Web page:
• In number_of_PAP in FIG. 3, the total number of P picture access points from one I picture access point to next I picture access point, that is, the total number of P picture access points until the start of the next GOP, is given. The following for loop statement is a loop repeated this (number_of_PAP) number of times. P_PTS_AP[IAP_id][PAP_id] is similar to I_PTS_AP above, giving the presentation time, indicating the display timing, of a P picture used as an access point. In this embodiment, the presentation time may be the PTS given for each picture in MPEG2, or the relative time from the start of the video file. In general, the less data other than video data there is, the better. For a clock frequency of 90 kHz, an absolute PTS requires 33 bits of data, but if the maximum GOP length is five seconds, the amount of data required for a relative PTS is reduced to 19 bits, so the value of P_PTS_AP[IAP_id][PAP_id] is preferably the relative time from the start of the GOP. In this embodiment, the presentation time is relative to the start of the video file. The bracketed [IAP_id][PAP_id] gives information that corresponds to the number of a particular P picture access point among the (number_of_PAP) P picture access points from the I picture identified by IAP_id to the next I picture access point. For example, P_PTS_AP[IAP_id][PAP_id] designates the P_PTS_AP information of the P picture access point identified by [PAP_id] among the P picture access points from the single I picture access point identified by [IAP_id] to the next I picture access point. The meaning of this notation is the same below, so subsequent explanations will be omitted.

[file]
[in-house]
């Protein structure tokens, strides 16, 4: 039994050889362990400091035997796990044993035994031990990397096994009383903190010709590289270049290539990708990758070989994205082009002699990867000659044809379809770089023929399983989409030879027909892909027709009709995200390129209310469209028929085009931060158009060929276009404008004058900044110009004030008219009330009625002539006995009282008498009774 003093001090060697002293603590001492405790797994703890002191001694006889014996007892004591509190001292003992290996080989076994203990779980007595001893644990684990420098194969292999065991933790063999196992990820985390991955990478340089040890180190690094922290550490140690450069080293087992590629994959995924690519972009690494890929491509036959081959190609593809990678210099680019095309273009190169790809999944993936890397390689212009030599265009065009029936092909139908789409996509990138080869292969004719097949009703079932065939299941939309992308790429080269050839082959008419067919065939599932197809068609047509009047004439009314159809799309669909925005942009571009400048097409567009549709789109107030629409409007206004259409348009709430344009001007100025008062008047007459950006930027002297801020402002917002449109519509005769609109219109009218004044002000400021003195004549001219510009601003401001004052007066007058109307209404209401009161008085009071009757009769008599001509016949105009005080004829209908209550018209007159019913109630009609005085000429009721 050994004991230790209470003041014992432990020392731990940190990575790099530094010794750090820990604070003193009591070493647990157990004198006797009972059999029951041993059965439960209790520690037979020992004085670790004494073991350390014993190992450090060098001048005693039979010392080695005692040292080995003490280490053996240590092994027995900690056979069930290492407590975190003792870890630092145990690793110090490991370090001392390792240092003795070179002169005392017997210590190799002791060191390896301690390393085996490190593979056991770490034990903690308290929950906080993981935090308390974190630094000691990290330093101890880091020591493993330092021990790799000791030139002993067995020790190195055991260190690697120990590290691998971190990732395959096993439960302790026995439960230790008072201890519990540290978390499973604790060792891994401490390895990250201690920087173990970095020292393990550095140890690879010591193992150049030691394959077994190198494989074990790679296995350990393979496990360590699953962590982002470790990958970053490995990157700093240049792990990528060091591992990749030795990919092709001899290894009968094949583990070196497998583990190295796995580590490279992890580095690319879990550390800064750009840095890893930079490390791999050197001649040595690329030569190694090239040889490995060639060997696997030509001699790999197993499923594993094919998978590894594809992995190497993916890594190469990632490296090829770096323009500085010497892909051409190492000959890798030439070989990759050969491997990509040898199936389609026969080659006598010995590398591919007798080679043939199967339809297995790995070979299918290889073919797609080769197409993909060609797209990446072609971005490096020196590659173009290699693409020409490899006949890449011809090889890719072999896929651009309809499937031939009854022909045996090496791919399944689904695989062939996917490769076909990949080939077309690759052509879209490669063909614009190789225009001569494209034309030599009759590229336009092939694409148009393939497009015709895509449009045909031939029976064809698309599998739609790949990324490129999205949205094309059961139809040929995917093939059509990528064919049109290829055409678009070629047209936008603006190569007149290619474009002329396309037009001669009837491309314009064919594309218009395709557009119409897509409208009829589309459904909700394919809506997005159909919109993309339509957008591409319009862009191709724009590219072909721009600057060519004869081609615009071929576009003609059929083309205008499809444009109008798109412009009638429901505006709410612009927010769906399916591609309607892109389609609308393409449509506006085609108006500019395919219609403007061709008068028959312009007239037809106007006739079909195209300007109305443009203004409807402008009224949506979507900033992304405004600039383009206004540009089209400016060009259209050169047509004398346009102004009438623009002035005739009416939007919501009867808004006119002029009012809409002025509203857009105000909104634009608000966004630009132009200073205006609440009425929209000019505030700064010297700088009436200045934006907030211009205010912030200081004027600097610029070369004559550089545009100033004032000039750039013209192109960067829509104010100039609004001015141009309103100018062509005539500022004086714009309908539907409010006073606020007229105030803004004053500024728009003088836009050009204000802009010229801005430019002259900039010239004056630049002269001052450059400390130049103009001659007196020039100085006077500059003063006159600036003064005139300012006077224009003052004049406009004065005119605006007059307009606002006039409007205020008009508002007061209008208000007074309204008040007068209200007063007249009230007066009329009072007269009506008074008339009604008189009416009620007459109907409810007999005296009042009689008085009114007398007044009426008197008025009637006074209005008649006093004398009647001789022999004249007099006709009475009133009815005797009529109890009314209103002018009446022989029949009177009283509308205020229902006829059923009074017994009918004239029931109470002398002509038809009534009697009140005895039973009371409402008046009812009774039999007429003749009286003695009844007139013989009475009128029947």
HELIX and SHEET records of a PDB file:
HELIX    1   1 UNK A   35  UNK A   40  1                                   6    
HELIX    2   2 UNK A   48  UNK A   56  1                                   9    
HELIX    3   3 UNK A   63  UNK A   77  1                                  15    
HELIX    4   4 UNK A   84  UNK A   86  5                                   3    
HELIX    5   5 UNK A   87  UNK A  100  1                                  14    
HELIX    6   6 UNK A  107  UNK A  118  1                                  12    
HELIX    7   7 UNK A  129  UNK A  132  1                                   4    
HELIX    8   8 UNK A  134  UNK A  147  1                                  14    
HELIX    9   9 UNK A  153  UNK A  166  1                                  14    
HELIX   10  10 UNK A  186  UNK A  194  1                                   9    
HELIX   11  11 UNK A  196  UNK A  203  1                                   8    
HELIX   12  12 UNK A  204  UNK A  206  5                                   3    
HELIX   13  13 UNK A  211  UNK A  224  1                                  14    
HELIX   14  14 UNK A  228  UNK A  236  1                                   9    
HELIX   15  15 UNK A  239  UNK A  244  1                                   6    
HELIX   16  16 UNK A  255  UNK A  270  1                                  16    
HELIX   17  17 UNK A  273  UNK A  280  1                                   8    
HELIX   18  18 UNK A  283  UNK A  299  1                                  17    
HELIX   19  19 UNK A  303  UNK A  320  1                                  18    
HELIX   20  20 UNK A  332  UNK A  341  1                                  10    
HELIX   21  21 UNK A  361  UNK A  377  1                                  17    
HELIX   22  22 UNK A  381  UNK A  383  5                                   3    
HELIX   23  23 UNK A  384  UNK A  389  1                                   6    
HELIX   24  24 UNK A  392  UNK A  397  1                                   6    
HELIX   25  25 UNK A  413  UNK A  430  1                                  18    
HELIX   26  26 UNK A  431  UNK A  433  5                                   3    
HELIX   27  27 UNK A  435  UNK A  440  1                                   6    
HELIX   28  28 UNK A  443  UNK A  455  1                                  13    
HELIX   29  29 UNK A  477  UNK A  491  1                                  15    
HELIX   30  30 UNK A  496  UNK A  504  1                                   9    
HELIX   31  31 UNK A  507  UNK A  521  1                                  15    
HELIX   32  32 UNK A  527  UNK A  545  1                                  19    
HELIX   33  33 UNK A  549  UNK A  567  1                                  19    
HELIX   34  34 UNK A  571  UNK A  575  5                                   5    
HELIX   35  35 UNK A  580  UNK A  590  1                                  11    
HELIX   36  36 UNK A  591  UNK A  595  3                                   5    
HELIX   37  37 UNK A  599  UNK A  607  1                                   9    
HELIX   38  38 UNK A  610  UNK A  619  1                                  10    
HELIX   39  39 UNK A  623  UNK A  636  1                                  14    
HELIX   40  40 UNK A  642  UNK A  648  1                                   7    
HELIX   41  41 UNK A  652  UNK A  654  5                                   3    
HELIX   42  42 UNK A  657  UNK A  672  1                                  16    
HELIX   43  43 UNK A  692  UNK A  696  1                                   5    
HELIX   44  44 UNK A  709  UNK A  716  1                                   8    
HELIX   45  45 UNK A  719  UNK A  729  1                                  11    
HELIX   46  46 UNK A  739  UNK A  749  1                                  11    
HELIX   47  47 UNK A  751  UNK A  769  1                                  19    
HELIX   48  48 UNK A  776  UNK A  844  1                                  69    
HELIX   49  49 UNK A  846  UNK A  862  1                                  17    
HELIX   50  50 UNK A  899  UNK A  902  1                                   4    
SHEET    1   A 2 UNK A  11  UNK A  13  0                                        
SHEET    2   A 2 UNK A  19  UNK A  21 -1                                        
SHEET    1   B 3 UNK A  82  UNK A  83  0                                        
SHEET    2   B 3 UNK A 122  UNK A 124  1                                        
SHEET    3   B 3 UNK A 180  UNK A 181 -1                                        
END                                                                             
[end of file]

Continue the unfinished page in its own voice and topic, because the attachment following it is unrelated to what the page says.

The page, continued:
• The next item, P_SCN_AP, is similar to the above I_SCN_AP, giving information about the position at which a P picture access point starts in a GOP, or in the video file. The sector offset relative to the start of the I picture access point is given here. The Size_of_PAP information is similar to Size_of_IAP, giving the data size of the P picture access point. The sector offset of the sector including the last byte of the P picture used as an access point, relative to the start of the P picture, is given. From the above three items of information, the video image starting position, presentation time, and data size of a P picture used as an access point can be identified.